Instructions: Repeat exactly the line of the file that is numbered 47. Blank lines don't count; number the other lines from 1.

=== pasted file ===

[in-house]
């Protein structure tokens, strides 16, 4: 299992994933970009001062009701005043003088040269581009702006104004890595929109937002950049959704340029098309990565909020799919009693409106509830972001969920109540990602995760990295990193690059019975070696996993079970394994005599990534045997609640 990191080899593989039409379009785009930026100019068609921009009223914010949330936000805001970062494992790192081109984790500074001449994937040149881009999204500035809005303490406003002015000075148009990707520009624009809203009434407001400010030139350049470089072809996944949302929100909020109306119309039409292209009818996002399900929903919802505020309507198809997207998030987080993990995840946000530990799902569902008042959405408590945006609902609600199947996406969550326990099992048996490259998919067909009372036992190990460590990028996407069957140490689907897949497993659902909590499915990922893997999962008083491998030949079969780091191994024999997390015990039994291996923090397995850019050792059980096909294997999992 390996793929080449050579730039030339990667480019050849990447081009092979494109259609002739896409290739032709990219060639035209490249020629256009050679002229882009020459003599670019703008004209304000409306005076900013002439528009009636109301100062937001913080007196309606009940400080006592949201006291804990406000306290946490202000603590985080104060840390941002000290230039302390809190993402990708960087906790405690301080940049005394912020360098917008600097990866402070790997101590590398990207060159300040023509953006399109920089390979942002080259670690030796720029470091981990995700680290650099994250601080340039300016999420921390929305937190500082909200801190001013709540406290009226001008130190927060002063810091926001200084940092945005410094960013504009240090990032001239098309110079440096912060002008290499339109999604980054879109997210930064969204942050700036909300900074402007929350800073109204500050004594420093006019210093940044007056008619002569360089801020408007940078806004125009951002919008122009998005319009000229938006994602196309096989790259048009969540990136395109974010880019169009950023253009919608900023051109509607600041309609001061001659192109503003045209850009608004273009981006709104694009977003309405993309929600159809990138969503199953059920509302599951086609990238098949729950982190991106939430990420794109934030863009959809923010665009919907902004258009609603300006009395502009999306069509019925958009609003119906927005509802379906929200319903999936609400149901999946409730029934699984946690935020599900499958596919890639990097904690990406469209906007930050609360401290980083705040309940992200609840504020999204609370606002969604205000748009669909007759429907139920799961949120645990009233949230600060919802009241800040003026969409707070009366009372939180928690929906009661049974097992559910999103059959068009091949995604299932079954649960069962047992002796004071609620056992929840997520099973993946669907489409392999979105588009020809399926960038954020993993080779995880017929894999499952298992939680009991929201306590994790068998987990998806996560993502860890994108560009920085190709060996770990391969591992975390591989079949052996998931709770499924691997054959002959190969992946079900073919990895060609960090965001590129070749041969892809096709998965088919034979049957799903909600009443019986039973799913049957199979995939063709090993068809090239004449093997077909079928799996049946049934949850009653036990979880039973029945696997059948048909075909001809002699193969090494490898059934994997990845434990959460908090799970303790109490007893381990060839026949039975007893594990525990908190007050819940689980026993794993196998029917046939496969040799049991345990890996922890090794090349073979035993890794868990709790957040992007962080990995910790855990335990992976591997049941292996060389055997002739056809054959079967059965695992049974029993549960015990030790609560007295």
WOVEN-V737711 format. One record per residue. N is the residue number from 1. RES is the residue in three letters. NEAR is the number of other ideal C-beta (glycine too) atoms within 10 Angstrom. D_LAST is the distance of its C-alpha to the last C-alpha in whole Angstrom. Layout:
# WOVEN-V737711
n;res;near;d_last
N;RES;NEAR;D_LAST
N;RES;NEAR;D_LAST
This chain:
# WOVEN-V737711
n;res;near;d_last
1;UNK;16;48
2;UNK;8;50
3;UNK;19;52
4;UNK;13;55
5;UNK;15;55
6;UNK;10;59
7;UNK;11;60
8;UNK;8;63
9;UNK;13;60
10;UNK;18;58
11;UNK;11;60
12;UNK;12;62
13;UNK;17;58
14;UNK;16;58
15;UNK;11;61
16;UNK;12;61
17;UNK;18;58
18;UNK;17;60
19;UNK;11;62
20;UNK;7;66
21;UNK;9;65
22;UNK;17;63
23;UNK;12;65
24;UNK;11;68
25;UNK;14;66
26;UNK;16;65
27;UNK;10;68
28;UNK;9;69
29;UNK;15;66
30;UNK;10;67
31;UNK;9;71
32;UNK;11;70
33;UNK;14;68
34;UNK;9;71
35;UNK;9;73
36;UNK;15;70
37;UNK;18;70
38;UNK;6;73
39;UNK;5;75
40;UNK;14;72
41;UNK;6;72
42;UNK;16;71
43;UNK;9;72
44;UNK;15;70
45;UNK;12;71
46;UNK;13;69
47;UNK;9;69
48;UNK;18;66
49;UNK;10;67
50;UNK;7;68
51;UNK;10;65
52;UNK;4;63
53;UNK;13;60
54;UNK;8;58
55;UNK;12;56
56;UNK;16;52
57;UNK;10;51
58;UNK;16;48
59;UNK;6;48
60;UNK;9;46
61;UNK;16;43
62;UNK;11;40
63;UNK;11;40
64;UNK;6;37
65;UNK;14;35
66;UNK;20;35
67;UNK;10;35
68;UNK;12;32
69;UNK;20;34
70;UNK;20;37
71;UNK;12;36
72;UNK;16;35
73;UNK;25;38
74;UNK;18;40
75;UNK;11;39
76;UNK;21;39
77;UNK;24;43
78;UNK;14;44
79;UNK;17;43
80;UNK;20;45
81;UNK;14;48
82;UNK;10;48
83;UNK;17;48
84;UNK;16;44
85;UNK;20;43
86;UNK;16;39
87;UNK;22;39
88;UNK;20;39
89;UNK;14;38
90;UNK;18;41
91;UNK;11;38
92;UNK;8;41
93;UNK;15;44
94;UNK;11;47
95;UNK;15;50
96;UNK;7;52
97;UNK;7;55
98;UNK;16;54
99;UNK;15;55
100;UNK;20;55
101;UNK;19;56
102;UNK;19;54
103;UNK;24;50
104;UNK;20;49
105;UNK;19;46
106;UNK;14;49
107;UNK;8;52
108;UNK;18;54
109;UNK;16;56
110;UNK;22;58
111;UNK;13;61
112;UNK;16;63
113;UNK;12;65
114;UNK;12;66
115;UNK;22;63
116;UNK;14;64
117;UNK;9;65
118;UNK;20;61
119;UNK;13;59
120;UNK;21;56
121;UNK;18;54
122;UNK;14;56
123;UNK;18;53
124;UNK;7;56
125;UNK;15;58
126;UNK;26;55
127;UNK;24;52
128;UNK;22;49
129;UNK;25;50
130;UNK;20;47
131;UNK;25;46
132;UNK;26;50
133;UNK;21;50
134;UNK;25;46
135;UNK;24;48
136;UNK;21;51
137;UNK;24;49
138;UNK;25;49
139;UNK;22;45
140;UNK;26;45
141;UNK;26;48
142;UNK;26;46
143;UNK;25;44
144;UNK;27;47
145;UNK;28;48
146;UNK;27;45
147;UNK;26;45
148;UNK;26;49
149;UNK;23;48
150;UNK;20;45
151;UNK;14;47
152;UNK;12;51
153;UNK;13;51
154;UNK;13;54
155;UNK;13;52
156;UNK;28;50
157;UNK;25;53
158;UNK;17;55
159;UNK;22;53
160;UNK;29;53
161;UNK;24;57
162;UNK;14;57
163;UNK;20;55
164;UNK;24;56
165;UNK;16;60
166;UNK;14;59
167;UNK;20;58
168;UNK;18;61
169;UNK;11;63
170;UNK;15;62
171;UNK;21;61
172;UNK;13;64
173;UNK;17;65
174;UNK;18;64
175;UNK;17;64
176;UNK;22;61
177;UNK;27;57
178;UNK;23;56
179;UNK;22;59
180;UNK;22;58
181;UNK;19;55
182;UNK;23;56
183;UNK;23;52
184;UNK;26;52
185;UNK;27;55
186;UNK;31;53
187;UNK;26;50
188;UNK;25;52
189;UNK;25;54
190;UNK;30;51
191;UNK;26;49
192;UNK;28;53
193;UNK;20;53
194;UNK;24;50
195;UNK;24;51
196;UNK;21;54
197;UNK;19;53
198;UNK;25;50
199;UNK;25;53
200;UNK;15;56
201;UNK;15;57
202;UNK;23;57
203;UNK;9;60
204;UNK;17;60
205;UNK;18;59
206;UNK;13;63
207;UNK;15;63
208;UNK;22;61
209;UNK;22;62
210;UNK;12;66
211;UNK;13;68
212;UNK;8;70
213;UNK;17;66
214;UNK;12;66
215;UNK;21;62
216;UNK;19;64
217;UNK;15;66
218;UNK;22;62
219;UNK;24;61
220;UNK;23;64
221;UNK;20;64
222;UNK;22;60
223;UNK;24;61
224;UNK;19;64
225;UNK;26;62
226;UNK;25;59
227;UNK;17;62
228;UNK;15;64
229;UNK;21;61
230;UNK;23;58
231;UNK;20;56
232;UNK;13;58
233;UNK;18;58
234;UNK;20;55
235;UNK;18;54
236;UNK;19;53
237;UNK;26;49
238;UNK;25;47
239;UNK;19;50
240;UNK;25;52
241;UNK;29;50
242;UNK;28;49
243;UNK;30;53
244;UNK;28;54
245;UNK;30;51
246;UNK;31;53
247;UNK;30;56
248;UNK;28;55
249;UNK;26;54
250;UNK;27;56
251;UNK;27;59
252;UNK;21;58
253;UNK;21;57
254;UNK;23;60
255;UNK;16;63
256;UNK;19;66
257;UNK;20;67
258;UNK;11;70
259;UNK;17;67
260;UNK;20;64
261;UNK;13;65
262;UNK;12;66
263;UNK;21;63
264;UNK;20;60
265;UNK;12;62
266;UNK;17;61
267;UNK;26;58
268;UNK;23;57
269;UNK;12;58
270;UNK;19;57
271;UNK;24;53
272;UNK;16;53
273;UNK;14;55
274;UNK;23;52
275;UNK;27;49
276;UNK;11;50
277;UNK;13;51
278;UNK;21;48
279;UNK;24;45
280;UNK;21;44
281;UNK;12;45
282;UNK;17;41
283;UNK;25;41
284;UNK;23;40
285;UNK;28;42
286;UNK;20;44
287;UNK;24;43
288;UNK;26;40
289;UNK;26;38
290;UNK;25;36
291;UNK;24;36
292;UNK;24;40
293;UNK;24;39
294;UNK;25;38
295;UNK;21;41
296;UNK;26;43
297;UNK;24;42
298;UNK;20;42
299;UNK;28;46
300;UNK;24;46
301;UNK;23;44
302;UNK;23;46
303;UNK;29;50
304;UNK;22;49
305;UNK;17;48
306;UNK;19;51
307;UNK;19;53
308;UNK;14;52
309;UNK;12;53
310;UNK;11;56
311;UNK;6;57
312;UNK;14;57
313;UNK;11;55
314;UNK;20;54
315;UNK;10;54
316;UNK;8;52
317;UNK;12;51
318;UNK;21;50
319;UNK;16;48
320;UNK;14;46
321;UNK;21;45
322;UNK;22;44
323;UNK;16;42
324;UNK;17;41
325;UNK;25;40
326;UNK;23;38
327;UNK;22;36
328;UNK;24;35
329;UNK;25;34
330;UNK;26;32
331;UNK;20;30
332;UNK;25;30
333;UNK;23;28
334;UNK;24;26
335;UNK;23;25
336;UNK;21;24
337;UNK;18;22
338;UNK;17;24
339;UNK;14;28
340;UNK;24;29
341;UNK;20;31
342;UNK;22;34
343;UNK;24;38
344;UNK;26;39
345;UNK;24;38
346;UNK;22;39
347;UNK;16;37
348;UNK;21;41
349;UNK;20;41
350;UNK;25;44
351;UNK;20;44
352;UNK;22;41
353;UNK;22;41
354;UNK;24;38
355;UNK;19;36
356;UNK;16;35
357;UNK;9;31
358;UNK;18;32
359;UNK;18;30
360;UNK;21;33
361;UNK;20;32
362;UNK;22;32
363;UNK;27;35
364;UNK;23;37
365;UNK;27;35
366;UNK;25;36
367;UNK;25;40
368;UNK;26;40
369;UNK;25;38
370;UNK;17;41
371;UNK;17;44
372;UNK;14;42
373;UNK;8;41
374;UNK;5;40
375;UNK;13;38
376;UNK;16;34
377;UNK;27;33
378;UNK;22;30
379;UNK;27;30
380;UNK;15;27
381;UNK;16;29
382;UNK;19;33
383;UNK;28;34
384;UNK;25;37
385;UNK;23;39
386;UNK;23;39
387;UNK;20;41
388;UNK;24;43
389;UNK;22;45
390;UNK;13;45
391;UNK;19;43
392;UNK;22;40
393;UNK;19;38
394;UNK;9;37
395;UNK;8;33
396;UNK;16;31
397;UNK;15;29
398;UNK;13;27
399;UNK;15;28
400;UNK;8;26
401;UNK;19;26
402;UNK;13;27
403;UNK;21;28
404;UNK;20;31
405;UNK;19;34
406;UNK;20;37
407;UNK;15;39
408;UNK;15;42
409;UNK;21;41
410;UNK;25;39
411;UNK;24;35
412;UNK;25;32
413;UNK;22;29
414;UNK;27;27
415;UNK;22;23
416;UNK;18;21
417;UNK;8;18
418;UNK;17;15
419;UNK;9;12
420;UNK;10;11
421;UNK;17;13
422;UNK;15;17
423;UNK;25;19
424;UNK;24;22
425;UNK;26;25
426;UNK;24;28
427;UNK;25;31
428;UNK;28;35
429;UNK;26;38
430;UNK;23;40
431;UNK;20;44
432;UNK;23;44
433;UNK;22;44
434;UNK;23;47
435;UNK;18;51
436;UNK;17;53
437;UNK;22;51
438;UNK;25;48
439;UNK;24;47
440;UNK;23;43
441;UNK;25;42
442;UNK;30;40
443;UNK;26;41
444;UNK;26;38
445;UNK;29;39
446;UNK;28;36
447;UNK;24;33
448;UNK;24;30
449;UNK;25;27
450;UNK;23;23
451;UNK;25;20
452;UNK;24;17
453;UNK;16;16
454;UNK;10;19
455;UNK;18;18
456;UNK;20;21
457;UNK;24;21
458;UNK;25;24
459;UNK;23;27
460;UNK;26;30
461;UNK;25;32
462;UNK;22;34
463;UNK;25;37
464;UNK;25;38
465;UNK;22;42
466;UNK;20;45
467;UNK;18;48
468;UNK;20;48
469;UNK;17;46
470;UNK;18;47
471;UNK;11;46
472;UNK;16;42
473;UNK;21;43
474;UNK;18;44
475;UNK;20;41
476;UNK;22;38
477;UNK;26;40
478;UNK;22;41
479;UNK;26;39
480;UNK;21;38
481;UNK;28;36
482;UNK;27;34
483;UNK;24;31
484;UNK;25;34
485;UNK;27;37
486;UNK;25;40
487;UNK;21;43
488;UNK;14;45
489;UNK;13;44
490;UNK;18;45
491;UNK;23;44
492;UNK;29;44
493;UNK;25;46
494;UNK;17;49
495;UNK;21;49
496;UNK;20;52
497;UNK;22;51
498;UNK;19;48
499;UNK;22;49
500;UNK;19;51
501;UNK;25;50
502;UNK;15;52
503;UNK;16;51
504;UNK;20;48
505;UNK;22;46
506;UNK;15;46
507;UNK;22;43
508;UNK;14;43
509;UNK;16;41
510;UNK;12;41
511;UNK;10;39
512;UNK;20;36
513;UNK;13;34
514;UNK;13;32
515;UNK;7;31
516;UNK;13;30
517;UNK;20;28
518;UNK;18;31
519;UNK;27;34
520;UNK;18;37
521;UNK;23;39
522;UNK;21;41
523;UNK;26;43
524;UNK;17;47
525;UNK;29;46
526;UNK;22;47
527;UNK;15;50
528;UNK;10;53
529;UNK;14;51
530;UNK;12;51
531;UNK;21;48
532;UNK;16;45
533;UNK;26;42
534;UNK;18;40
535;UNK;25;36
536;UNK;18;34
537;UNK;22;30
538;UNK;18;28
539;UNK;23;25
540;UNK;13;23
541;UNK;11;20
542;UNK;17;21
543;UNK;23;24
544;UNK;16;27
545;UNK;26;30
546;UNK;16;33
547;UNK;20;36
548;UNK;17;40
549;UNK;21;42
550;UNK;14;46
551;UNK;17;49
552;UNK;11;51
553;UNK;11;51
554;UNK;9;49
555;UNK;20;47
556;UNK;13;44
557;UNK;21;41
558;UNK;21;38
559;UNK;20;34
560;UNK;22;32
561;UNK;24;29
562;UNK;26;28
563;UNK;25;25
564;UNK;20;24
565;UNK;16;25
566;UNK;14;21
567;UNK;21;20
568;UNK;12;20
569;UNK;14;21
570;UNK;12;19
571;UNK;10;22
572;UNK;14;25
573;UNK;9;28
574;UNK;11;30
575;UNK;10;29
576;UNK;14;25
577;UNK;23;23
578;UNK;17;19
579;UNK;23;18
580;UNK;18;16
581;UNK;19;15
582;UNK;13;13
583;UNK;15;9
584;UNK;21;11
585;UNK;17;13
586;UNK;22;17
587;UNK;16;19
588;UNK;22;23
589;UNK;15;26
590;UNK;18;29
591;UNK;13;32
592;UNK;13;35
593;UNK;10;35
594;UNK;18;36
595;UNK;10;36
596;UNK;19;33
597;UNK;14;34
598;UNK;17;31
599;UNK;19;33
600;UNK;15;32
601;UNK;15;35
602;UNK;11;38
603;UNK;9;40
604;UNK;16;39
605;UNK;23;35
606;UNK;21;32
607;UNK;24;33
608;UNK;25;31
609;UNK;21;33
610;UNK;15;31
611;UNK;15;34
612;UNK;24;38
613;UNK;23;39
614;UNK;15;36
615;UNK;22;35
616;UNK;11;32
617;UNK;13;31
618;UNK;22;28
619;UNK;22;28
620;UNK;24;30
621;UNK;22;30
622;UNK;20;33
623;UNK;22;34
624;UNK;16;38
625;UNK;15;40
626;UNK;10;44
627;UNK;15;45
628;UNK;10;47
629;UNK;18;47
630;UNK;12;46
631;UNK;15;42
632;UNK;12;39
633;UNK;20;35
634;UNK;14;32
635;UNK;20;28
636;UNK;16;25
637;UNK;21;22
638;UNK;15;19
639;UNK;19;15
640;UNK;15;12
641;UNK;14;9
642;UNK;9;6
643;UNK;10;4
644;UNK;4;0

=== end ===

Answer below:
37;UNK;18;70